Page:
Frances, our president, gives us her impressions of a film of a staged version of this much-loved play.
I saw the 2012 Shakespeare’s Globe production of Henry V the other day. Although we in the antipodes have to watch it on film, the effect is as good as if we were in the audience for the live performance. And what an exciting experience it was!
Having seen the play only in films (Olivier and Branagh) I wondered particularly about the staging of scenes of war. How could even quite a large cast convince us that we were observing battle? Well, very cleverly! The charge against Harfleur’s defences was preceded by a fine ‘Once more unto the breach….’ King Henry addressed the audience directly, as the English army, in a rousing call, building to a fitting climax as it ended with the entire packed crowd at the Globe joining in the cry, ‘God for Harry, England and St. George’ as the cast members charged forward from amongst them on to the stage and through the ‘breach’ at the back. It was electrifying, and one could well have believed that the numbers were far greater than they really were.
Later, of course, there was the stirring speech for St. Crispin’s Day – delivered quietly and persuasively rather than dramatically. It gave the sense of a necessary pause for reflection before the heat of the battle of Agincourt. Here a quite different method proved equally powerful: stylised, almost balletic, movements emphasised, first, the role of the archers and then the brutal close fighting with swords and axes.
Henry V’s character is sometimes said to be inaccessible, but in this production the actor, Jamie Parker, had decided exactly who and what he was portraying. This Henry was evidently a grown-up (Prince Hal long gone), a king not necessarily keen to conquer France, but intelligently and carefully weighing the legalities of his claim and considering his advisors’ counsel. Nonetheless he was hot-tempered, roused by the Dauphin’s insulting present, and shown powerfully later, after the slaughter of the baggage boys, with the order to kill all prisoners. This was a rounded character, comradely with his nobles, and talking easily with the men on the night watch; able to enjoy the humour of the gloves episode and his dealings with Fluellen; and slipping smoothly into the full comedy (as it was played) of Katharine’s wooing. This scene gave us the necessary joyous conclusion after the tensions of the war.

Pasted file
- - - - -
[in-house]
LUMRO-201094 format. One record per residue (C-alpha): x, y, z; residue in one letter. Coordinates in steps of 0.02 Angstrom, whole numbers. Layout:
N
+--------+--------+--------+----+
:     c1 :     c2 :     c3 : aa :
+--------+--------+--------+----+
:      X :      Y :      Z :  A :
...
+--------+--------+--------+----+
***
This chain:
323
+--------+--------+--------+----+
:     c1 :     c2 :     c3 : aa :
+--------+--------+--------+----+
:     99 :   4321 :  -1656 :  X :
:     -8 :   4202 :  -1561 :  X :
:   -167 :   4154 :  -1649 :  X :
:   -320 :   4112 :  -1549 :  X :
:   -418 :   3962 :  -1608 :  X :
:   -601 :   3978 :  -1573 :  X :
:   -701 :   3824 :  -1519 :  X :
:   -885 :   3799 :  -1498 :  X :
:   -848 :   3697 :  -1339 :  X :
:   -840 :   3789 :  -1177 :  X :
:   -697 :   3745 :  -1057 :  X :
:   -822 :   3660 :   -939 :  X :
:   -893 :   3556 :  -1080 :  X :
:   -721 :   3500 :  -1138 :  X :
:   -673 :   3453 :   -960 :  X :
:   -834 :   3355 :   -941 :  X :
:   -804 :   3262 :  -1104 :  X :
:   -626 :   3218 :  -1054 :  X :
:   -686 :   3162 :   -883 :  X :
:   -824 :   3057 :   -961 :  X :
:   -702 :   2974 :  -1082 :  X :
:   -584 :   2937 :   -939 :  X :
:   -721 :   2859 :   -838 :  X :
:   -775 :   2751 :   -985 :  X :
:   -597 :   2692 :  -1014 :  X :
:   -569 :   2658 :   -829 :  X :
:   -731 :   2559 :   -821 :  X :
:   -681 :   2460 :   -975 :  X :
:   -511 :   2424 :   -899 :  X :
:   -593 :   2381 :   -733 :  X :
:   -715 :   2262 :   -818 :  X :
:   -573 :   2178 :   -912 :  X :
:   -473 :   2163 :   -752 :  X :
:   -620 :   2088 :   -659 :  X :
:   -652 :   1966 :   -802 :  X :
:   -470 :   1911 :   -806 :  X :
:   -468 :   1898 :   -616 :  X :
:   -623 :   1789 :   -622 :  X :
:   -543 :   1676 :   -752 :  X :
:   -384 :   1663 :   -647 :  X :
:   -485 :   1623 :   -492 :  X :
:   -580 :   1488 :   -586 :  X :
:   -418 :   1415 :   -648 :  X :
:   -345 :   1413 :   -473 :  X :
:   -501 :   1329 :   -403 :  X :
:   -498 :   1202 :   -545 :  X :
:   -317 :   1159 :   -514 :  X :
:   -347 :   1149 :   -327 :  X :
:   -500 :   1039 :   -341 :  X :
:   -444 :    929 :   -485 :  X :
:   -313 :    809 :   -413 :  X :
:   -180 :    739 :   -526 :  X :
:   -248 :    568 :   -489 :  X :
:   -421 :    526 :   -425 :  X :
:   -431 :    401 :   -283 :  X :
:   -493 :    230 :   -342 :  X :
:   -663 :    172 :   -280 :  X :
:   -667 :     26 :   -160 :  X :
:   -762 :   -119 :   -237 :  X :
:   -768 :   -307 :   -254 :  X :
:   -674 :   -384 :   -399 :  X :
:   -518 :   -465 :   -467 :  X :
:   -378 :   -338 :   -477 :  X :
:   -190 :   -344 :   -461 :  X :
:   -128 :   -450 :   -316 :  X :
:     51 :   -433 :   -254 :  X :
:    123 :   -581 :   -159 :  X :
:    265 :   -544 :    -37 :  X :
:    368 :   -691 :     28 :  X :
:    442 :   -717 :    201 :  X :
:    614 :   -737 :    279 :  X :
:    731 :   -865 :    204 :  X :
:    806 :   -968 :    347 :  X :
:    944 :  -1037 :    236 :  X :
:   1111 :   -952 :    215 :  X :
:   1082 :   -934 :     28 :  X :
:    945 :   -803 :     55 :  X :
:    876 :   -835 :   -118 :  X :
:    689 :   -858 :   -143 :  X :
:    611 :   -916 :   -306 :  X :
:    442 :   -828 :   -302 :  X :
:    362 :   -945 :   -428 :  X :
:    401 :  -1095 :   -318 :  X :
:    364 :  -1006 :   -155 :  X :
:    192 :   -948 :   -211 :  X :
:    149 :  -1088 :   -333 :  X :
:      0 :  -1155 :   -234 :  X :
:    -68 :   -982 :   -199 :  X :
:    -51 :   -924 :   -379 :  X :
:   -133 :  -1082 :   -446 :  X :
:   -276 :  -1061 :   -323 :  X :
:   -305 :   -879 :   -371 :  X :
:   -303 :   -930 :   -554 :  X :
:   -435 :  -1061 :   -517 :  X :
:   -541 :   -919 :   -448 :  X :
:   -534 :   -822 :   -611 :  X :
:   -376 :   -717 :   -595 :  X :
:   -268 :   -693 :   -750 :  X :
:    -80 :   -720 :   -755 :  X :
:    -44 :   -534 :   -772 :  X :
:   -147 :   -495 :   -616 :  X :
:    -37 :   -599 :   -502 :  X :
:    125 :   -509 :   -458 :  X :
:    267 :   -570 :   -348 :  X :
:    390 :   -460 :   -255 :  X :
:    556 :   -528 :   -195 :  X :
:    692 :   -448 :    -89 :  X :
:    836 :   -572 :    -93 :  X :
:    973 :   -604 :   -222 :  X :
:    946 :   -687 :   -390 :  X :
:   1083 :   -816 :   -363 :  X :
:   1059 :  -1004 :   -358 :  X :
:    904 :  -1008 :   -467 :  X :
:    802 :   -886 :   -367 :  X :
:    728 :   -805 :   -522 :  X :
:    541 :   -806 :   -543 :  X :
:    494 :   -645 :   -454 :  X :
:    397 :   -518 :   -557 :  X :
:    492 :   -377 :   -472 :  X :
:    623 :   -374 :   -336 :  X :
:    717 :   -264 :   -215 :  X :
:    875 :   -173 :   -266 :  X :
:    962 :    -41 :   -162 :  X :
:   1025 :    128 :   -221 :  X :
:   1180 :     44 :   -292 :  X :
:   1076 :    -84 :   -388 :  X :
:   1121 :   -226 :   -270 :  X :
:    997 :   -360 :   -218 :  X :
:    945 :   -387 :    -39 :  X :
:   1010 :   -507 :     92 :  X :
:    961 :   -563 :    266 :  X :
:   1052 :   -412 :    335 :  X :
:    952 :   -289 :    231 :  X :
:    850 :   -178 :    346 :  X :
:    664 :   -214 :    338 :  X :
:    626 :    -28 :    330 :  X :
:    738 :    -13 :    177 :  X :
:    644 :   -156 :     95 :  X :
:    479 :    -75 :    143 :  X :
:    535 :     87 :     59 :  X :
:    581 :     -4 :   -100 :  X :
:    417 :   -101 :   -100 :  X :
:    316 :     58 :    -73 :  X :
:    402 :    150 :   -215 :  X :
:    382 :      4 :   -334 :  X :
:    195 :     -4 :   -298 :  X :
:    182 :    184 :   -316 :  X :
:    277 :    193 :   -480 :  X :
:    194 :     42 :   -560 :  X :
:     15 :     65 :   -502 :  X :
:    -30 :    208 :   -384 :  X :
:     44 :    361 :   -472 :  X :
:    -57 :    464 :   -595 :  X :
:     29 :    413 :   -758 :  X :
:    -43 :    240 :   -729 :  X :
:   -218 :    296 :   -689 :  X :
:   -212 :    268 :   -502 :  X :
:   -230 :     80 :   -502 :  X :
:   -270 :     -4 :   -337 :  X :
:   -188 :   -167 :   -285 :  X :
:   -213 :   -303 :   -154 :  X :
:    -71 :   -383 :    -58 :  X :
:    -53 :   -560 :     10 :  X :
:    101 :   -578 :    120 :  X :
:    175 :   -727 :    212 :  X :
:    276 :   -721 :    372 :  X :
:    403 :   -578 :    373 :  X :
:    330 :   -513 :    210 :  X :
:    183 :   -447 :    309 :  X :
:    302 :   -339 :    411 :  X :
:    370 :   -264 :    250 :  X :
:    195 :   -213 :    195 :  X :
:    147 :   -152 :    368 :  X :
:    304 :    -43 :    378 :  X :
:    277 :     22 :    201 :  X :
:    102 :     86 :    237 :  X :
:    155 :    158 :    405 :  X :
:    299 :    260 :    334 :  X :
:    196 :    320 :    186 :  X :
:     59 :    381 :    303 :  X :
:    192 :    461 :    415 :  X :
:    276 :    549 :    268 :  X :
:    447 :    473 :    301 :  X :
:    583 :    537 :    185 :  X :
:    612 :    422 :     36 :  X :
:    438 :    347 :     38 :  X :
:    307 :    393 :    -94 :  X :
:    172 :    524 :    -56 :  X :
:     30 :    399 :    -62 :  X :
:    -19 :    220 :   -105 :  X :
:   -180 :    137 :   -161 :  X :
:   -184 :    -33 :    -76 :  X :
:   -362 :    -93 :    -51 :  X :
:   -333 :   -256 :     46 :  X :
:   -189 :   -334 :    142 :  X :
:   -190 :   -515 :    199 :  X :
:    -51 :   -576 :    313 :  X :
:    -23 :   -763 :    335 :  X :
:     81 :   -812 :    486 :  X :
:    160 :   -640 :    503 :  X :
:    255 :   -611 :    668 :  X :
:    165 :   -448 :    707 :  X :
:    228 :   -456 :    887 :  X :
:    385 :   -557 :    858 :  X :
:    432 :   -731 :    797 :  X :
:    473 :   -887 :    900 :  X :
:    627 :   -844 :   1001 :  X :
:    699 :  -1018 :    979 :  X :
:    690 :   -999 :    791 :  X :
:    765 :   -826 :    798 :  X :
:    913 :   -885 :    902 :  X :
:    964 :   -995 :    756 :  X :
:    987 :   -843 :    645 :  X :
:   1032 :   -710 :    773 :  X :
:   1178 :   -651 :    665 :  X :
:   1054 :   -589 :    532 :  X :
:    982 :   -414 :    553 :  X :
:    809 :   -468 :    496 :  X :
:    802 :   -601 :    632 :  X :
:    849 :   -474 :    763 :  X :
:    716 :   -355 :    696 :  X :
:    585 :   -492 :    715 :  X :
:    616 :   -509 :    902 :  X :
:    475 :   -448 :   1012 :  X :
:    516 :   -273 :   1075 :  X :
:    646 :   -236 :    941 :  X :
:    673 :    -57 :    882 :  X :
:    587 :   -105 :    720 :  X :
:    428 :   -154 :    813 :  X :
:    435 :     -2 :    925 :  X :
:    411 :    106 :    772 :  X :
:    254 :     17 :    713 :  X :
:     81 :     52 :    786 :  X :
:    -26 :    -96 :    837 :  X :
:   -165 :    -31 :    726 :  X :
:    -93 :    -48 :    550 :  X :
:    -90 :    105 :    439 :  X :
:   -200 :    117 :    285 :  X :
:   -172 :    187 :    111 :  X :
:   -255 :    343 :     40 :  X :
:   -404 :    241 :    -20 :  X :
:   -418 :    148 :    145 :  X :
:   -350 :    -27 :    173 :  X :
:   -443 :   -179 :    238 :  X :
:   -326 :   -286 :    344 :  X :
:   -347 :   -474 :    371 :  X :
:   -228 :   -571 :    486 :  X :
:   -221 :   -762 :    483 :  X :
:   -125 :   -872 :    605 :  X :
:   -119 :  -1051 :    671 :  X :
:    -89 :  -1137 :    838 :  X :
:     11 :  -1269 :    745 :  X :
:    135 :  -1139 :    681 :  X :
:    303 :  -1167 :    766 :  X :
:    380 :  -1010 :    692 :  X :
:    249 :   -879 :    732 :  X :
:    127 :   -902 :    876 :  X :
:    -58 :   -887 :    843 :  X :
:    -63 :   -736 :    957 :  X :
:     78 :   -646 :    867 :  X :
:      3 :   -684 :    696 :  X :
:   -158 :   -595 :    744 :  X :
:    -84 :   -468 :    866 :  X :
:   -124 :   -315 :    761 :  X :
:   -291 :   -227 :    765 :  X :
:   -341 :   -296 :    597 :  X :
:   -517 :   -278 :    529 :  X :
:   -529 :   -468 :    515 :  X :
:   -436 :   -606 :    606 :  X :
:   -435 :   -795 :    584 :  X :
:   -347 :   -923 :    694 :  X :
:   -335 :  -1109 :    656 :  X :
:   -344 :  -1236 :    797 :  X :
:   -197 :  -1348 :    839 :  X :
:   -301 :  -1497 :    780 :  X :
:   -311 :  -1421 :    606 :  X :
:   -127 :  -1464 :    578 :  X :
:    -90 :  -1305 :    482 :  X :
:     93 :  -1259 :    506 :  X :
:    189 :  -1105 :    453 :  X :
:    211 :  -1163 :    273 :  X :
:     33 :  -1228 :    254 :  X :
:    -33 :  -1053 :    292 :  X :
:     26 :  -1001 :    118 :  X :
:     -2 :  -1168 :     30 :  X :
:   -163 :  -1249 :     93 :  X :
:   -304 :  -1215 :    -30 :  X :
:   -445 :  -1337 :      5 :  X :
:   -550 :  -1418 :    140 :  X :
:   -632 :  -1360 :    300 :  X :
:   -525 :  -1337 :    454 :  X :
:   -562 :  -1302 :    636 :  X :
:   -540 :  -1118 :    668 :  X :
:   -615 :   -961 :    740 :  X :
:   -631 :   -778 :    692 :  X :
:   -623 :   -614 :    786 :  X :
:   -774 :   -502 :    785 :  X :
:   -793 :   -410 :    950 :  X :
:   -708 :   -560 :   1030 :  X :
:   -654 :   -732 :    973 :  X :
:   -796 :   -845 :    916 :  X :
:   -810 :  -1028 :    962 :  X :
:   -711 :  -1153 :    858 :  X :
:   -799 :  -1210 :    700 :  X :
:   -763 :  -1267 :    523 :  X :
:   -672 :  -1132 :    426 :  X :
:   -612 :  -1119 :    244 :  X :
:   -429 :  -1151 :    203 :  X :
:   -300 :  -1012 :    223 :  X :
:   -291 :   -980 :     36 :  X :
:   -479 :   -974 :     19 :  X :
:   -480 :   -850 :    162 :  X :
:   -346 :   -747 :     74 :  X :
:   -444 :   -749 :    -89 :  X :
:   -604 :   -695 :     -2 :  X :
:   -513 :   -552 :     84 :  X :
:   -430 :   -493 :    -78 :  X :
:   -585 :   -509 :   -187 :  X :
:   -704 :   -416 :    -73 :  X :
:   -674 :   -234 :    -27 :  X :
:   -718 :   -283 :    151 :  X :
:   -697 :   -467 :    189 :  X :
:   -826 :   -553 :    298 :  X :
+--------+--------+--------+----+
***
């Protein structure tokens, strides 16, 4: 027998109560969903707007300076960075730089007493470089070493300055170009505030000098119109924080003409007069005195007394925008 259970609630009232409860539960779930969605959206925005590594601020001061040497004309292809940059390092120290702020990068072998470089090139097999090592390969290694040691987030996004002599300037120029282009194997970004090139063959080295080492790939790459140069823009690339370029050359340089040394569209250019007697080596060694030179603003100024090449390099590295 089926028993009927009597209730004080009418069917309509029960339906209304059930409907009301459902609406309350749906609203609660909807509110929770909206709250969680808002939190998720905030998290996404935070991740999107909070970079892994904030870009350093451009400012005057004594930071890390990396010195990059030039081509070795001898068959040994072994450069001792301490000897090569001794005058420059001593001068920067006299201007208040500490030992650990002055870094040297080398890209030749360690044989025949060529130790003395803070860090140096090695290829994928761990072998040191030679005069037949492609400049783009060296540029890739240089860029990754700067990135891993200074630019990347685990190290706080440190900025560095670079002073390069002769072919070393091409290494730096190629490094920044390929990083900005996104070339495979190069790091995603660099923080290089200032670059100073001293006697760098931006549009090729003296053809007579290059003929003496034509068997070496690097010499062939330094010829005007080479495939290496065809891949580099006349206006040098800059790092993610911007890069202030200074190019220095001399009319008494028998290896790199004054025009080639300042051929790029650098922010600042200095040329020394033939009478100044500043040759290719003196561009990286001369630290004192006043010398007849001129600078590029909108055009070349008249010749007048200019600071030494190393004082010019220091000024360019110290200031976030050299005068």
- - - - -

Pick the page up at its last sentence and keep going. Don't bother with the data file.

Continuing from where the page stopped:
There were some beautiful and subtle details in this performance. Henry was revealed as a leader who very reluctantly adopted harsh measures. The speech to the citizens of Harfleur was spoken as by a battle-weary soldier who appeared to hate the horrifying threats he uttered, and was reciting them as the required formula, the routine procedure in this (unbroken siege) situation. There was a striking divide between the dreadful images of violence to the civilian population in his words, and the exhaustion and revulsion of his manner.
Yet another facet of his personality showed in his prayer before Agincourt, kneeling before his sword raised as a cross. The words had an extraordinary intensity and took the listener right back to Richard and Bolingbroke and the shadow of the usurpation of a rightful king. Earlier in the play, the death of Falstaff harked back to the preceding plays. Just as Pistol and company were leaving for the wars, Falstaff’s corpse, swathed in winding sheets, was lowered from the upper storey of the inn and carried away in silence. This seemed to me an ingenious way to complete his story and further preserve the continuity through the tetralogy.
The tangible realism of the war scenes came, of course, primarily from the fine acting of every member of the cast; also from the spattered mud and blood on their faces; and from the awareness of the technicalities of mediaeval warfare, with a marvellous detail in the emergence of the miners (via the trap-door) covered in mire and sweat.
Clearly, Henry dominated the whole play, but it was a fine ensemble performance, with every character sharply distinguishable and individual. Many, of course, played more than one role, but with effortless differentiation. I was also struck by the balance between comedy and the more serious scenes, and the easy transitions from one to the other – needless to say thanks, of course, to Shakespeare’s writing, but still great credit to the director and actors!
I could go on much longer. There was so much to notice and to think long about, but I hope I have at least shown some of the reasons why I so admired (and will remember) this show.